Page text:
As the old U of C cheer goes: “We are great and we are grand; we make bombs beneath our stands!” Well, not exactly, of course, but I cannot imagine that this event will ever be surpassed at Chicago.
In last year’s anniversary post over on Arcturus I concentrated on the prospects for nuclear power, and some of the risk-management issues associated with it. There are other points of departure … far too many for one post: it was the beginning of Big Science, the beginning of the Atomic Age, the beginning of the first true weapon of mass destruction, the beginning of the end of Imperial Japan, and the beginning of the first real check on Soviet power. Were it not for Project Apollo, it would have been remembered as the greatest milestone of science and technology in the 20th century.
And in spite of Apollo, what happened in Chicago that day has led to a thus-far-inextricable association of military rockets with WMDs. We can project indiscriminate military force to any point on Earth’s surface in three-quarters of an hour. We have had this capability since before I was born, and I am well into middle age. Any use of an intercontinental missile necessarily means mass death; the development of even intermediate-range missiles by authoritarian regimes is among the greatest existing threats to civilization.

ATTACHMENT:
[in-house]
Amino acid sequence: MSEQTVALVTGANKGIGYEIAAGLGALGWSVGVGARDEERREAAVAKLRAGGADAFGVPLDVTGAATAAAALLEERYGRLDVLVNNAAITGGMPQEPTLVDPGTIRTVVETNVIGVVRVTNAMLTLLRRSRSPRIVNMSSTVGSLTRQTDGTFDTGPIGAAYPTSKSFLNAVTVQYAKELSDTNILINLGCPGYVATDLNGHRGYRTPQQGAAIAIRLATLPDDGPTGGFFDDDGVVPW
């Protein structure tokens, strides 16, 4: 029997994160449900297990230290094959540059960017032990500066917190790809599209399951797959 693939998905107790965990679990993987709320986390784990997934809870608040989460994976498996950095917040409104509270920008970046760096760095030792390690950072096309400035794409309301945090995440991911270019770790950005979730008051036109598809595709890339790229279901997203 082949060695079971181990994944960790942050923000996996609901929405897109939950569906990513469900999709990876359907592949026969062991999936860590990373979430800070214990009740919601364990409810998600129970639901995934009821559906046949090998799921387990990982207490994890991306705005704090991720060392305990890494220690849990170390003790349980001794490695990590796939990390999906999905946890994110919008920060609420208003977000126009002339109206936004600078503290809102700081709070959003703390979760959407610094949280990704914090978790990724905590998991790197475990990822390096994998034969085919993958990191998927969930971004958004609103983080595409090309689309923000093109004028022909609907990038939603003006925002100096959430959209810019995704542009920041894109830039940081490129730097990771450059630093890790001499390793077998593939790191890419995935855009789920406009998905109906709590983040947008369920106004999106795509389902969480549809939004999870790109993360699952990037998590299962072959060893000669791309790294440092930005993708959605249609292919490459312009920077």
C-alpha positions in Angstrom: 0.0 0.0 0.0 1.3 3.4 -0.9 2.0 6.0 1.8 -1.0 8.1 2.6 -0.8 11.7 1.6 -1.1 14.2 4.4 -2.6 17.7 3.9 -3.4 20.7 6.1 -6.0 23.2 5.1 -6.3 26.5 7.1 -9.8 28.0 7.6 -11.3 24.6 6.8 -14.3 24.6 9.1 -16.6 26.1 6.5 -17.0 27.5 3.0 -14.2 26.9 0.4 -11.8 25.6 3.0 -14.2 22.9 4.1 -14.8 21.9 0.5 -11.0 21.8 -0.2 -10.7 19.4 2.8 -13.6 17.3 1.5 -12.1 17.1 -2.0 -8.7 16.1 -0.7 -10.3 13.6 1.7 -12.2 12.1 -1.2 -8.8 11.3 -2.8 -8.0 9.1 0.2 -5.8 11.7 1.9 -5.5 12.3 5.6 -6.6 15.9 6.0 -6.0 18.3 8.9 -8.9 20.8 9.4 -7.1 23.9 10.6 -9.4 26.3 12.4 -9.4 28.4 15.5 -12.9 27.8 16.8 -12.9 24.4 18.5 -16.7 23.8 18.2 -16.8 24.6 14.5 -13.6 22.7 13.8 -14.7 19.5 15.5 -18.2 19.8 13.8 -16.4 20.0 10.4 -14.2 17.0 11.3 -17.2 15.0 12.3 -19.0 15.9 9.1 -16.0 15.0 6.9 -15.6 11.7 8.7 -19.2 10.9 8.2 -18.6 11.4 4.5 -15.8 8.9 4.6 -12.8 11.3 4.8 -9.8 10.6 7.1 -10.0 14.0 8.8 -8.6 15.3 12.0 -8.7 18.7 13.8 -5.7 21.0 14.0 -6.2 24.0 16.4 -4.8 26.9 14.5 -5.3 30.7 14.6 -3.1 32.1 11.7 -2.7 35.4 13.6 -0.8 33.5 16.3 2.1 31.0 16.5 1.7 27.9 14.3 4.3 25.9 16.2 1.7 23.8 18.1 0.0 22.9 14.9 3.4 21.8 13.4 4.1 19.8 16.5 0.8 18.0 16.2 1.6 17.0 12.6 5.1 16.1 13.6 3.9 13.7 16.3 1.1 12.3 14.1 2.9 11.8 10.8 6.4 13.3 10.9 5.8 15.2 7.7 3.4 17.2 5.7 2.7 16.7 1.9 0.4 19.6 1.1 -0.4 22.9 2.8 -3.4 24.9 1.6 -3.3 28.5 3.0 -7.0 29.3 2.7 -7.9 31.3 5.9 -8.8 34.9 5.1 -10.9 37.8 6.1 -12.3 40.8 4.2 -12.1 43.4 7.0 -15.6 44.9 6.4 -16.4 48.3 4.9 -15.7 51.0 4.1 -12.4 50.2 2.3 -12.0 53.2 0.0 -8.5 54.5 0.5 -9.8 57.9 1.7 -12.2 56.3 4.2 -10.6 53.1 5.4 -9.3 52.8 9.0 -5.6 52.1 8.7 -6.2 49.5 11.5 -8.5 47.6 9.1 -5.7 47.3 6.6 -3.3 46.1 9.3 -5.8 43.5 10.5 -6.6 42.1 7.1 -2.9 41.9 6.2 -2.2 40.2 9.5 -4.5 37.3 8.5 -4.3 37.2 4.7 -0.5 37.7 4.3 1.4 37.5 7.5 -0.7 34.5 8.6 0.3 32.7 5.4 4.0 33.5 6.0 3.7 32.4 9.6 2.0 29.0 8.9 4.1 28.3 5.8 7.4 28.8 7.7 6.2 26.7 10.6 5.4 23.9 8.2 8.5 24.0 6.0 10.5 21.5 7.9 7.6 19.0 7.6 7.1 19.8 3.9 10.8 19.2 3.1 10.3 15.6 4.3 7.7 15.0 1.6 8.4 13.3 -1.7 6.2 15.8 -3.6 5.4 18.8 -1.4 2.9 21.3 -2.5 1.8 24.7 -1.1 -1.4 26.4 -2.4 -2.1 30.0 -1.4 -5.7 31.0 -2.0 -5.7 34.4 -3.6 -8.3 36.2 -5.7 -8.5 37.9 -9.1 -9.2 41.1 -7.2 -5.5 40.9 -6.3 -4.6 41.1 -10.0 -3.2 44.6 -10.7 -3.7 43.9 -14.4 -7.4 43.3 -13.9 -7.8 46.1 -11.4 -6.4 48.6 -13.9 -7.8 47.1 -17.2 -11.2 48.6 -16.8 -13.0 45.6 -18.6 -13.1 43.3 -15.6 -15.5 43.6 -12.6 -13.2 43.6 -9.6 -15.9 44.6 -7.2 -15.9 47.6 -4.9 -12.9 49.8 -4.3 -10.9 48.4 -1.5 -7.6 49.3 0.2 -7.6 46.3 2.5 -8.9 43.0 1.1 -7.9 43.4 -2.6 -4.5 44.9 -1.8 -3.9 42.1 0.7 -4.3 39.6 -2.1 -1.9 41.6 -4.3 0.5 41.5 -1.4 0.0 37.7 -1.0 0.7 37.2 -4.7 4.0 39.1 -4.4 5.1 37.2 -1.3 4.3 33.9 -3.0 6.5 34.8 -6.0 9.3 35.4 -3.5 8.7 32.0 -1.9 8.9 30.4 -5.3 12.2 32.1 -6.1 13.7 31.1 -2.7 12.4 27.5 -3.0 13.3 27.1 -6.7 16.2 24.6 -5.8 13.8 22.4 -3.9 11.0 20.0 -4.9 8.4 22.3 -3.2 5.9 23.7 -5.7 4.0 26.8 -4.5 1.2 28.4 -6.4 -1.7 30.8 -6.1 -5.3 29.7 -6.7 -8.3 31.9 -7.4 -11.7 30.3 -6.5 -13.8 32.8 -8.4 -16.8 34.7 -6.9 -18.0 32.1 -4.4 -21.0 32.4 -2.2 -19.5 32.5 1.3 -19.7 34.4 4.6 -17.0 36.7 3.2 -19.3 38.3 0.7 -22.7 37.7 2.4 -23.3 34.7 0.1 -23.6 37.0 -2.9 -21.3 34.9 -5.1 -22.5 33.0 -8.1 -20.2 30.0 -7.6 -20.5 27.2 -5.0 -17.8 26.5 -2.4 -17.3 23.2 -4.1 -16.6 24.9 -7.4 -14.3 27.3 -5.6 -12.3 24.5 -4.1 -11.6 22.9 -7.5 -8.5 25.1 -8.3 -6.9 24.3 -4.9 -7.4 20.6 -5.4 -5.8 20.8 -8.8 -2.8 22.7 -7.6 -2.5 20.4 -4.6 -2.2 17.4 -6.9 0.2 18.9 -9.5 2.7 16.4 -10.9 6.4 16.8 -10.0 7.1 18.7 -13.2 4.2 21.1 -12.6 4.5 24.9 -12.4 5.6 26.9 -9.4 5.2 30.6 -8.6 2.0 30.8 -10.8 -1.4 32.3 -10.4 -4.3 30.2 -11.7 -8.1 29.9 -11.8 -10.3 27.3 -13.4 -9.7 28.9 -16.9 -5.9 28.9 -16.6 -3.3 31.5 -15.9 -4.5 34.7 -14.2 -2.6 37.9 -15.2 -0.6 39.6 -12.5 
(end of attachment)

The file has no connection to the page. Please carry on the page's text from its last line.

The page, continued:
Conversely, conventional military capabilities take much longer to act on their targets. Whereas nuclear missiles can be dispatched at a moment’s notice, travel at speeds of the order of 10 km/sec, reach targets anywhere in the world in less than an hour, and involve energetic events of tens of kilotons or greater — non-nuclear weapons, by contrast, may require days to months to prepare for use, are delivered at (low) hundreds of meters per second over many hours (more than a day, in the case of B-2s flying out of Whiteman AFB to Kosovo), cannot reach some areas at all, and pack a punch of, at most, a few metric tons TNT equivalent.
The graph below is a crude representation of this duality (quadrality?). In quadrant I are the WMDs, characterized by energies of up to 1022 ergs or thereabouts, and deliverable in timeframes as short as 103 seconds. In quadrant IV are the much less destructive devices, down to less than 1 kg TNT equivalent, deliverable only over much longer periods, up to months.
At present, quadrant II weapons do not exist. But what if it were otherwise, that is, if we could deliver non-nuclear weapons (and other military assets) onto targets with the ease and at the speed of weapons in quadrant I? What if rockets could somehow be used to apply discriminate force, to conduct the kind of precise, nonlinear operations that are the centerpiece of US military strikes?
This is not a remotely original idea. Here is a diagram from Bono & Gatland’s Frontiers of Space: